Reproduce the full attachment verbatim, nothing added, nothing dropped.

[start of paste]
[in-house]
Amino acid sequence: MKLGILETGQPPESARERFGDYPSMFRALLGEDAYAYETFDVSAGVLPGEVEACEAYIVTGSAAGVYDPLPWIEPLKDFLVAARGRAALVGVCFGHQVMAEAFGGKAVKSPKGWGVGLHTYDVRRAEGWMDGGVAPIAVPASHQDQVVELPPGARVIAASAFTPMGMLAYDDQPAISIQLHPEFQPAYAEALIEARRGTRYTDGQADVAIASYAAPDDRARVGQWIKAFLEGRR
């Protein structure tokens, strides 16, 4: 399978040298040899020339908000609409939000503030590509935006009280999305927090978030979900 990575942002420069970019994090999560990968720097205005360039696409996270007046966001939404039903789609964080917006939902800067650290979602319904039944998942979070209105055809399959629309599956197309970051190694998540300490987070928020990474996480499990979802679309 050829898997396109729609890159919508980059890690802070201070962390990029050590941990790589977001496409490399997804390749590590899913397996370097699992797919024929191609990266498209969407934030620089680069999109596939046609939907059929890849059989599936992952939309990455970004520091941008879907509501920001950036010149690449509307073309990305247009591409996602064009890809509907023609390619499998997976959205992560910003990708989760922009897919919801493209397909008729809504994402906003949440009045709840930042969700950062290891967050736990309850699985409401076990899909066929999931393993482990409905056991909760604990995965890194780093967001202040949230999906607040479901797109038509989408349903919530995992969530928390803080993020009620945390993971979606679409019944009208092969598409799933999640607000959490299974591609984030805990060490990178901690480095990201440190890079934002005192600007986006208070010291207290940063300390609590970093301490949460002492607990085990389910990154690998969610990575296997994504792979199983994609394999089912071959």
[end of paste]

[in-house]
Amino acid sequence: MKLGILETGQPPESARERFGDYPSMFRALLGEDAYAYETFDVSAGVLPGEVEACEAYIVTGSAAGVYDPLPWIEPLKDFLVAARGRAALVGVCFGHQVMAEAFGGKAVKSPKGWGVGLHTYDVRRAEGWMDGGVAPIAVPASHQDQVVELPPGARVIAASAFTPMGMLAYDDQPAISIQLHPEFQPAYAEALIEARRGTRYTDGQADVAIASYAAPDDRARVGQWIKAFLEGRR
């Protein structure tokens, strides 16, 4: 399978040298040899020339908000609409939000503030590509935006009280999305927090978030979900 990575942002420069970019994090999560990968720097205005360039696409996270007046966001939404039903789609964080917006939902800067650290979602319904039944998942979070209105055809399959629309599956197309970051190694998540300490987070928020990474996480499990979802679309 050829898997396109729609890159919508980059890690802070201070962390990029050590941990790589977001496409490399997804390749590590899913397996370097699992797919024929191609990266498209969407934030620089680069999109596939046609939907059929890849059989599936992952939309990455970004520091941008879907509501920001950036010149690449509307073309990305247009591409996602064009890809509907023609390619499998997976959205992560910003990708989760922009897919919801493209397909008729809504994402906003949440009045709840930042969700950062290891967050736990309850699985409401076990899909066929999931393993482990409905056991909760604990995965890194780093967001202040949230999906607040479901797109038509989408349903919530995992969530928390803080993020009620945390993971979606679409019944009208092969598409799933999640607000959490299974591609984030805990060490990178901690480095990201440190890079934002005192600007986006208070010291207290940063300390609590970093301490949460002492607990085990389910990154690998969610990575296997994504792979199983994609394999089912071959």